Jefferson City police hope to convince teens to buckle up
JEFFERSON CITY - The Jefferson City Police Department will spend the rest of March working to increase awareness and cracking down on unsafe driving habits. One chief goal: reducing the number of teens driving without a seatbelt.
Jefferson City Mayor Carrie Tergin has been a vocal advocate of the "Buckle Up, Phone Down" initiative being run by MoDOT.
Now, Jefferson City police are adding to the effort with a youth seat belt campaign, which will focus on the Graduated Driver’s License (GDL) law.
The GDL law requires teen drivers and all of their passengers to wear their seat belt for their driver’s license to be valid.
Currently, SaveMoLives, a roadway safety coalition that tracks Missouri traffic statistics, estimates that only 70 percent of Missouri teens wear their seatbelt.
Nearly 80 percent of teens that died in traffic wrecks in 2016 were not wearing seatbelts, the website says.
Tergin believes this is one of the initiatives most deserving of the people's support.
"As a mayor, there is a lot of things that are done in the city that are very, very important, but this is life-saving," she said. "We don't really have the law as strong as it should be, so therefore we really can take it upon ourselves."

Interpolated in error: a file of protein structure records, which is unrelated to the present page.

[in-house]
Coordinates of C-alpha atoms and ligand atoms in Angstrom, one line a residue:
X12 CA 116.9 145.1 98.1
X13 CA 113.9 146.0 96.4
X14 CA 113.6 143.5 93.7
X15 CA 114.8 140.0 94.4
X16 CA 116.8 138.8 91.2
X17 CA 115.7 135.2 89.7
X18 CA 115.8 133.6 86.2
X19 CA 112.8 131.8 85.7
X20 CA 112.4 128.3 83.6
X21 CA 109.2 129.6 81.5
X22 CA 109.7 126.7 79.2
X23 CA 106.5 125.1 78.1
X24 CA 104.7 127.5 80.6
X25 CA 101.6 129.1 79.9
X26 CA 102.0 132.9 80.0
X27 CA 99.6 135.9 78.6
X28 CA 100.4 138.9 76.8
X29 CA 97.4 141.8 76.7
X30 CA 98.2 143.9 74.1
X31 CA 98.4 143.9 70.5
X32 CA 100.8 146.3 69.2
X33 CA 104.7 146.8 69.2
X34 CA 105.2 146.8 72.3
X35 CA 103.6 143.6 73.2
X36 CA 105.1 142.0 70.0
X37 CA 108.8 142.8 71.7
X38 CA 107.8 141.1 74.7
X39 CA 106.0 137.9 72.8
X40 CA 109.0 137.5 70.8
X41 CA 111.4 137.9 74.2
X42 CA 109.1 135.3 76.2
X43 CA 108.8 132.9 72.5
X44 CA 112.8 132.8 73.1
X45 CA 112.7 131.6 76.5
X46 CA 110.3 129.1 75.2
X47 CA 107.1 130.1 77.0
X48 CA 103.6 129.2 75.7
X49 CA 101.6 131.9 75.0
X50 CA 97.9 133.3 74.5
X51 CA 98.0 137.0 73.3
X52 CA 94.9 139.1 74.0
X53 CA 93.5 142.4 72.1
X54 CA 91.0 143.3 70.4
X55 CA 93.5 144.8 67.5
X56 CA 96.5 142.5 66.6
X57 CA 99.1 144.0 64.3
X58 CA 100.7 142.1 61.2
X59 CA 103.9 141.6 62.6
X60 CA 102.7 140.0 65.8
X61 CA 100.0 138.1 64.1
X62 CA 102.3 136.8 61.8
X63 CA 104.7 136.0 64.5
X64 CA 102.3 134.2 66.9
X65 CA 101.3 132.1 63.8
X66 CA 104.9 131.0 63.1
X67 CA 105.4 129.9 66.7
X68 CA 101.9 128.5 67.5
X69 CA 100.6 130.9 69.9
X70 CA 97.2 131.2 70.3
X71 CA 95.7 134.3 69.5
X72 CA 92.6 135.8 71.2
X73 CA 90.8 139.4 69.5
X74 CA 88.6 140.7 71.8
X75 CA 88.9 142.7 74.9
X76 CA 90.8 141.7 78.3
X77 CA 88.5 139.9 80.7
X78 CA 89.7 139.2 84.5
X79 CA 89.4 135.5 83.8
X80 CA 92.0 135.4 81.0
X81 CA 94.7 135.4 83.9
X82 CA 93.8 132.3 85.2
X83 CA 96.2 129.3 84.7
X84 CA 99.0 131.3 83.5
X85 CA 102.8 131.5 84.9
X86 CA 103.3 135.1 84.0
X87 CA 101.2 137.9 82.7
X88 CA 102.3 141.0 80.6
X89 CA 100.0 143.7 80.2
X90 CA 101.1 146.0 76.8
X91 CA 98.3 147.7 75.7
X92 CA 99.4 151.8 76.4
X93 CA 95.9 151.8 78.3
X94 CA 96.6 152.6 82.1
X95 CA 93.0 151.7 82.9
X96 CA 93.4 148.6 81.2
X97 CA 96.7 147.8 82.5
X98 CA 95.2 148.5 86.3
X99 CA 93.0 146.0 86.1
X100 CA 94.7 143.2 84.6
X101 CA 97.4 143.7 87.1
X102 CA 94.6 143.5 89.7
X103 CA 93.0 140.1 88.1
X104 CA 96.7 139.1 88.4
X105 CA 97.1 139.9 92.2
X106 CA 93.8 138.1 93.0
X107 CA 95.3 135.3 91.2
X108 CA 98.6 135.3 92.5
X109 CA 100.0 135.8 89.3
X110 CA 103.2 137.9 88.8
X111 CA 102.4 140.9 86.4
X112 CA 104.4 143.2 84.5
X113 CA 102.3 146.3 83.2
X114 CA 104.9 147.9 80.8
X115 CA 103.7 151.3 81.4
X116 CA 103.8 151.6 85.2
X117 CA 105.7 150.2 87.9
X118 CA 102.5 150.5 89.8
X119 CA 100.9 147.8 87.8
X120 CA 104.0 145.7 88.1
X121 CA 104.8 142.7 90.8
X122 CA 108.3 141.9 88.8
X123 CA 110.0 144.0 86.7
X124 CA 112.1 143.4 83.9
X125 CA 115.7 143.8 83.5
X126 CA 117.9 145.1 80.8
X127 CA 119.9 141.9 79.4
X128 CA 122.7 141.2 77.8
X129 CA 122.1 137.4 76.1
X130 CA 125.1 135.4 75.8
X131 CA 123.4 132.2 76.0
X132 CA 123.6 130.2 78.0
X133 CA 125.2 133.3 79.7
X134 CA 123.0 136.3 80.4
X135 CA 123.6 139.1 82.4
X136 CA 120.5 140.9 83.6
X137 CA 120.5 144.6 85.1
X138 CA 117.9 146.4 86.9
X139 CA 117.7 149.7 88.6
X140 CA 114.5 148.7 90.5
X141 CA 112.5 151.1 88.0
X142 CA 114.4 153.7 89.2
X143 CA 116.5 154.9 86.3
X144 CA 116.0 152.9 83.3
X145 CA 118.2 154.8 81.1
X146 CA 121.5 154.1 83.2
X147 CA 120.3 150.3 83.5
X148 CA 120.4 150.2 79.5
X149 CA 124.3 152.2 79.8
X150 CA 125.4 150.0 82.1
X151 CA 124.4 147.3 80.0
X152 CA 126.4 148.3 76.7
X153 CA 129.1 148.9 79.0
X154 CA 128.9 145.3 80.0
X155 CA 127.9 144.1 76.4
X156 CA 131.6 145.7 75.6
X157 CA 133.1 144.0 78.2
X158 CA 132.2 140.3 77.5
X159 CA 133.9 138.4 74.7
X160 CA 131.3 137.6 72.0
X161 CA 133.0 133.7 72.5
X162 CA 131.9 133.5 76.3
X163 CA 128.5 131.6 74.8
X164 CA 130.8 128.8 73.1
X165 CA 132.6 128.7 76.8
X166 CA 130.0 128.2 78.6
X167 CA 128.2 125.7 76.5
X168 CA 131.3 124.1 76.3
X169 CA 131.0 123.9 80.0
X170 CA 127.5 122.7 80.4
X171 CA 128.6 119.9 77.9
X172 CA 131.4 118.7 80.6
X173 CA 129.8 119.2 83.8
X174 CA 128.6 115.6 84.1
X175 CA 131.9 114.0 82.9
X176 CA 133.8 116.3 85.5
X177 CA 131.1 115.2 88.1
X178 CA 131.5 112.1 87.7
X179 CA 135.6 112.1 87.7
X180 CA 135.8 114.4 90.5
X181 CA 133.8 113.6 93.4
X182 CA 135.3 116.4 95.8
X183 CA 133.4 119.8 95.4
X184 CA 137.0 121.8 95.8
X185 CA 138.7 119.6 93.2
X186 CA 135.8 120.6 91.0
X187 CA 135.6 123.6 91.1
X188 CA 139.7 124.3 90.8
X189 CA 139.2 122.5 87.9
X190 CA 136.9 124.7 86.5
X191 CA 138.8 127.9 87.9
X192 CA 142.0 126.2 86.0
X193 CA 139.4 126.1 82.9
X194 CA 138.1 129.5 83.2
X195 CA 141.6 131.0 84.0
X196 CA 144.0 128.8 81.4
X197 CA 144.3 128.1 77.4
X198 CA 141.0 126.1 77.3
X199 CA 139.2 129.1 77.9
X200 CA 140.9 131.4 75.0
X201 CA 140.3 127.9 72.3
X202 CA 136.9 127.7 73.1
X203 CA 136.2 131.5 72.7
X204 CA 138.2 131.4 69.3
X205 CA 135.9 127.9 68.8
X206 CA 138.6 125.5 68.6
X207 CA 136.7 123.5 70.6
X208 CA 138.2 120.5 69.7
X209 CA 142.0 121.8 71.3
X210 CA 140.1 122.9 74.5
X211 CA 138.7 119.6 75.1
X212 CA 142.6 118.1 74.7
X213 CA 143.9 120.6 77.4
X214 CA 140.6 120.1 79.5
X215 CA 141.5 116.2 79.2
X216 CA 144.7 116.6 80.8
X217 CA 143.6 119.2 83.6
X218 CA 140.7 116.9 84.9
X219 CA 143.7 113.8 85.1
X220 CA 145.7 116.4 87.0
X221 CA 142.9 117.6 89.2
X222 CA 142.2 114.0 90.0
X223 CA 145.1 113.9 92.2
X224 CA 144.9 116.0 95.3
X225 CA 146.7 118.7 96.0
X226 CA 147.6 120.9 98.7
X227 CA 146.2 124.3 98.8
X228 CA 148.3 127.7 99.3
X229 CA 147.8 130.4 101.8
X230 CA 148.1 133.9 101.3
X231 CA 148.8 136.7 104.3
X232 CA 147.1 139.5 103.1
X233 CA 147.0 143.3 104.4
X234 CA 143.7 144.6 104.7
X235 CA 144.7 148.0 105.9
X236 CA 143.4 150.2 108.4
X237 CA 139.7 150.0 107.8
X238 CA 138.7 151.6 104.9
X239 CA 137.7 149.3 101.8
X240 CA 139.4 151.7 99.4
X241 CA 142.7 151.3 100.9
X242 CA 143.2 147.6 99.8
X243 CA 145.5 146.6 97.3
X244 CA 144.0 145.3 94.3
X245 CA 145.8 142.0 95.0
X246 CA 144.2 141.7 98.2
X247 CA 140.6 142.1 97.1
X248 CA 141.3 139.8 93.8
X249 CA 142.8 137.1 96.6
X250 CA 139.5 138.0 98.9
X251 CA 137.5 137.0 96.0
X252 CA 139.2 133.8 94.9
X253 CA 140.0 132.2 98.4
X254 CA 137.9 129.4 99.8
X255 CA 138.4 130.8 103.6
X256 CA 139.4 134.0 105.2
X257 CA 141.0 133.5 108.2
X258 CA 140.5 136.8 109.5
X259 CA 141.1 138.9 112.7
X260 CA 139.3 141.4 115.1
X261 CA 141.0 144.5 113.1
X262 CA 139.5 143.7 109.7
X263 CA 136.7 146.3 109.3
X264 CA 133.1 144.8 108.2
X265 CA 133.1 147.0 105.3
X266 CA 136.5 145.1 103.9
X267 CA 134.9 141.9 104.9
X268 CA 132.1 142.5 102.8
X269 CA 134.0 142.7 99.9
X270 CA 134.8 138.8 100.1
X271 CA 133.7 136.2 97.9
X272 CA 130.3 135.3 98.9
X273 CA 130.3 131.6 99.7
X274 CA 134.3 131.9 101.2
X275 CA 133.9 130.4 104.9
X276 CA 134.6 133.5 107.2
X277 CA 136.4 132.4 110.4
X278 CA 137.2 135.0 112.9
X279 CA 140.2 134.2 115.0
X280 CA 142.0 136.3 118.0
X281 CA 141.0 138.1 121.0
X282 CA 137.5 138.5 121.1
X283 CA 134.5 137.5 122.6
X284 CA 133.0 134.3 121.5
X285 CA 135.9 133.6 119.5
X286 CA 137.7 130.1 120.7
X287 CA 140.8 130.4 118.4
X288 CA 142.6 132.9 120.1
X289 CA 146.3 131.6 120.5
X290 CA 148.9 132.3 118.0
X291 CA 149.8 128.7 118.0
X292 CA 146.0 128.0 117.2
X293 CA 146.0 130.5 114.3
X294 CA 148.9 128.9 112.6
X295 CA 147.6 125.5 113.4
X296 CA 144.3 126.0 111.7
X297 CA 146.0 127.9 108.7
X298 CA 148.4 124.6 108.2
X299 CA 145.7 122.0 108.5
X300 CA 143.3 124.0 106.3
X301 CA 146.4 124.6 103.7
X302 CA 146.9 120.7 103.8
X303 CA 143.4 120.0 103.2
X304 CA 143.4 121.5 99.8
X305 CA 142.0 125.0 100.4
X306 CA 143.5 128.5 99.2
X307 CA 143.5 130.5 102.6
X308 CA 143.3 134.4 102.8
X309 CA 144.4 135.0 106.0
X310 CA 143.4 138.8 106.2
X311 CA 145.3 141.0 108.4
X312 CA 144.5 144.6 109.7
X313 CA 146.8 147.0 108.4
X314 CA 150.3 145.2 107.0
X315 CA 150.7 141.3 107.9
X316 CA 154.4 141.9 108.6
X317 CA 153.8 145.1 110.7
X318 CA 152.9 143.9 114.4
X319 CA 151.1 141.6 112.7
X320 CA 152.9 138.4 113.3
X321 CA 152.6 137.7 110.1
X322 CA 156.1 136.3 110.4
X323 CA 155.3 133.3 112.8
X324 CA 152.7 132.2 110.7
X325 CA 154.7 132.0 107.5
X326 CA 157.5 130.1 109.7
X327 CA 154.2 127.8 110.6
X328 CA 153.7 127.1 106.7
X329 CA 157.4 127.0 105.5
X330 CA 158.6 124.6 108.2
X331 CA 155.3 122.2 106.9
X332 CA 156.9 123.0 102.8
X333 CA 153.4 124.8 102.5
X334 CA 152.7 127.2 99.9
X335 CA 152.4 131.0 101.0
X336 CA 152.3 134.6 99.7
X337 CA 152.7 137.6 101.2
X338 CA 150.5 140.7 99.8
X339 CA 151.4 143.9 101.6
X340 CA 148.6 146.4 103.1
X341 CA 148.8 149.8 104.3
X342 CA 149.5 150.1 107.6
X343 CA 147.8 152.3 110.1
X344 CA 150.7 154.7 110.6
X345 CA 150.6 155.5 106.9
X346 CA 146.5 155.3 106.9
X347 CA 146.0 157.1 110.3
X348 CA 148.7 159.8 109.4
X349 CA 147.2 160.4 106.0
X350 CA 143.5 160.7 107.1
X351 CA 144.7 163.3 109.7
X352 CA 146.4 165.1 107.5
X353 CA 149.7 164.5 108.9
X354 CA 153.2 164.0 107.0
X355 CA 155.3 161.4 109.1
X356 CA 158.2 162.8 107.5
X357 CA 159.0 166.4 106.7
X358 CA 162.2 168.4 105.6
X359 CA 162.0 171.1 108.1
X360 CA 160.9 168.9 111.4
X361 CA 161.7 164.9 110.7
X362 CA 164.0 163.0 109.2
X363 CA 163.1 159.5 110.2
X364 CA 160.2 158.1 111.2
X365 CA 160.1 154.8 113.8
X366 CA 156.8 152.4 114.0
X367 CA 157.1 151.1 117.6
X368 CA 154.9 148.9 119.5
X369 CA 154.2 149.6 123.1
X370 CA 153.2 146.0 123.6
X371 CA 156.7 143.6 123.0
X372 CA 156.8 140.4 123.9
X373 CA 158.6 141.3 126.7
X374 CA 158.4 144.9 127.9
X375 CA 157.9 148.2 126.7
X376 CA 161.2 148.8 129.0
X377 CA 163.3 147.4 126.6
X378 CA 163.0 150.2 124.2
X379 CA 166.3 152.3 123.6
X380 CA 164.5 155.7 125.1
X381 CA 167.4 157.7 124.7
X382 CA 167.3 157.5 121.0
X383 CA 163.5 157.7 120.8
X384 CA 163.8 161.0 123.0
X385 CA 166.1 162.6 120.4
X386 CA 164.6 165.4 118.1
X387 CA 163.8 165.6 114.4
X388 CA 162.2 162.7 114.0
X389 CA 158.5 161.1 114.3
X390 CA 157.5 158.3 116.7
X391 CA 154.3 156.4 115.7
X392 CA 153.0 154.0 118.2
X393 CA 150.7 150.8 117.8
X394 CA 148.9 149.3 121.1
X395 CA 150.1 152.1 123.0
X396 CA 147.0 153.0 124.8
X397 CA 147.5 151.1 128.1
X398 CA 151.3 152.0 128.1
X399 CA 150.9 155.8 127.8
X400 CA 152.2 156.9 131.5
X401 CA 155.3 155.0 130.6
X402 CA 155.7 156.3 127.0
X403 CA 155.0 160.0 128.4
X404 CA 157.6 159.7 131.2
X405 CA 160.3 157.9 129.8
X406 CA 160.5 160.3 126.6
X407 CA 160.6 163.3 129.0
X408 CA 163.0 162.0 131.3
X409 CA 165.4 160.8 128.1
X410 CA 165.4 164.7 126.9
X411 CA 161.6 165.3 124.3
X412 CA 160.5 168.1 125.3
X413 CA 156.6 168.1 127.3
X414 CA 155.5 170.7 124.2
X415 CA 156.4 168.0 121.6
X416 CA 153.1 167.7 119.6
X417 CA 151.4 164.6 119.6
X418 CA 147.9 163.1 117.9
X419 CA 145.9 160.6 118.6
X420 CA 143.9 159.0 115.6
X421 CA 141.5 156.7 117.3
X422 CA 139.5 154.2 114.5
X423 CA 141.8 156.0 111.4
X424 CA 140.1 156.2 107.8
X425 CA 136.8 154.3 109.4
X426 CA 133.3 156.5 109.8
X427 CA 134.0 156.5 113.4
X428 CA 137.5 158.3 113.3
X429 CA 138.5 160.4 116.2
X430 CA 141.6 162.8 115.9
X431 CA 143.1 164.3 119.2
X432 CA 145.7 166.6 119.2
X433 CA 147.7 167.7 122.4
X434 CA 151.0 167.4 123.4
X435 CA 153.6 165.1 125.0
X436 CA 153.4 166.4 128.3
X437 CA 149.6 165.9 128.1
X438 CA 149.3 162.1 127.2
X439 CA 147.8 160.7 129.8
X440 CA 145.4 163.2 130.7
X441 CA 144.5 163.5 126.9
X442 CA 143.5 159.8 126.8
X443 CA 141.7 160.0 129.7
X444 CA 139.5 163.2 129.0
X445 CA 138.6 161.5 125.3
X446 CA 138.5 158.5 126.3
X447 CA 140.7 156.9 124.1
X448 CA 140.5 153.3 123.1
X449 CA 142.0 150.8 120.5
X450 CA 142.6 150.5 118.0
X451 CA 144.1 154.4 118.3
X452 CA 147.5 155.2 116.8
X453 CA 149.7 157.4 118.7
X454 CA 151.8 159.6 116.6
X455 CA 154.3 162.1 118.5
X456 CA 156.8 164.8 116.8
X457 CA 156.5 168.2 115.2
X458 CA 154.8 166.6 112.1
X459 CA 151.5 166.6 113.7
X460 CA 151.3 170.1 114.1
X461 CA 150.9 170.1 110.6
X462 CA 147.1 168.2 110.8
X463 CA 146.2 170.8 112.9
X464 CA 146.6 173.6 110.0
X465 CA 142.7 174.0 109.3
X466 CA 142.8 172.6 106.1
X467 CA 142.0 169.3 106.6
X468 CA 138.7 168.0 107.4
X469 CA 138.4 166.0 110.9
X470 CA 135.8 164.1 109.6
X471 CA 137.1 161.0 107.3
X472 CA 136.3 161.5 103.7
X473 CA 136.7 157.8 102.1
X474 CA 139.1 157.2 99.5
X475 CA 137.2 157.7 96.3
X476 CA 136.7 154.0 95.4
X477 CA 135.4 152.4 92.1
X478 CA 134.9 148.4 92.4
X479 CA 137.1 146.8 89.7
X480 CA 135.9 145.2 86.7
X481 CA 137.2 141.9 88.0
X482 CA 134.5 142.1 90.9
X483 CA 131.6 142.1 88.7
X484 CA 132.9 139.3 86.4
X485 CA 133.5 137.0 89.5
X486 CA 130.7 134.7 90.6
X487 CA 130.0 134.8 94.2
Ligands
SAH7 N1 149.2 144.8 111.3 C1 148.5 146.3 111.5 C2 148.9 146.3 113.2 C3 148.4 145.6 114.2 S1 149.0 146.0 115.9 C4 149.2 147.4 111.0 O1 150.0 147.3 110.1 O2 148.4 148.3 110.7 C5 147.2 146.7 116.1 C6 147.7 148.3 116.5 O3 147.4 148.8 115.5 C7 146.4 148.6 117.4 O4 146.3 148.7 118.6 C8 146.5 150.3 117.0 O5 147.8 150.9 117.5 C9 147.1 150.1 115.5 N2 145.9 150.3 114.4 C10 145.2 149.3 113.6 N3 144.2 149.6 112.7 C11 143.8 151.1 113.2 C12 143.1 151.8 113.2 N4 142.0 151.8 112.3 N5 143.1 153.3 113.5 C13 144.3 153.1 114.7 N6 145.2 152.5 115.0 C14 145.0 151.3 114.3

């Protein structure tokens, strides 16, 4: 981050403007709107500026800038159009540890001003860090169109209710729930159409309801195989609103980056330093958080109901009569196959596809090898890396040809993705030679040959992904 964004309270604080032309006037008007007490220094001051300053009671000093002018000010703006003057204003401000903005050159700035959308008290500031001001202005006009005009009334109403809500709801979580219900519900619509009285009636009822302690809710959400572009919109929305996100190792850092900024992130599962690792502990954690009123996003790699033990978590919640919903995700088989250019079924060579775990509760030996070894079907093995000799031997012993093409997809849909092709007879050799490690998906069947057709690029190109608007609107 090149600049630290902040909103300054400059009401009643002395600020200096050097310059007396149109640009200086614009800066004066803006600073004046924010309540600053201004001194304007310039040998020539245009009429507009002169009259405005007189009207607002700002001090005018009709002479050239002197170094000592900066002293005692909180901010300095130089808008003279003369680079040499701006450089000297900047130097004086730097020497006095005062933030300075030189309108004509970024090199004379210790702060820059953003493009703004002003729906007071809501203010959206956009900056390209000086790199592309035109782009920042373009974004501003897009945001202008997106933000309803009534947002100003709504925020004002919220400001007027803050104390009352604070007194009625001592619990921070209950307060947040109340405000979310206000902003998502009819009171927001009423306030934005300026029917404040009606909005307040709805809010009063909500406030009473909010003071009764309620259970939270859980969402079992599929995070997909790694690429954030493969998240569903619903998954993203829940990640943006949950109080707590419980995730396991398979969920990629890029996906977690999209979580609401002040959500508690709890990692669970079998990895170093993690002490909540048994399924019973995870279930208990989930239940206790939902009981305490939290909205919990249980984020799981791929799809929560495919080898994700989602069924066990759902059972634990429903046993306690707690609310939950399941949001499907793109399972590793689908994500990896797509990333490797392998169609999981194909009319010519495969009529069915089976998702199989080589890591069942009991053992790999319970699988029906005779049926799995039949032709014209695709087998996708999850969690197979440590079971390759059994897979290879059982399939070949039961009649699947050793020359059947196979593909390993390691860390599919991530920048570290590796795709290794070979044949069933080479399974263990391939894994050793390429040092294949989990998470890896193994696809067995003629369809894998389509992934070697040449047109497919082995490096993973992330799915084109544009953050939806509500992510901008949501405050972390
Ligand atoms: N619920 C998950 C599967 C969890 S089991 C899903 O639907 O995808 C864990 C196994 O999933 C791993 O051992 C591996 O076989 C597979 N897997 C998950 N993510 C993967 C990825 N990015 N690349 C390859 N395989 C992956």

Tergin said she is so passionate about it because Missouri is one of three states without an all-driver texting ban. Currently only those under 21 are barred from texting and driving. She has challenged the state legislature to change those laws during her tenure as mayor.
Jefferson City traffic unit Sgt. Doug Ruediger said the campaign should be educational, and while it's targeted to the youth, it's really for everybody.
"I always like to say, 'be a hero, don't be a statistic,'" he said. "Maybe it's a tough thing for people to do, but really, you're saving someone's life."
Ruediger said, while impaired-driving is never acceptable, driving without a seatbelt or while texting can be just as dangerous.
"Focus on the road; put that phone down," Ruediger said.
He said the obvious message is "wear your seatbelt."
"I could talk endlessly about crashes that I've investigated where, if the driver or passengers just had their seat belt on, it would have been a completely different outcome.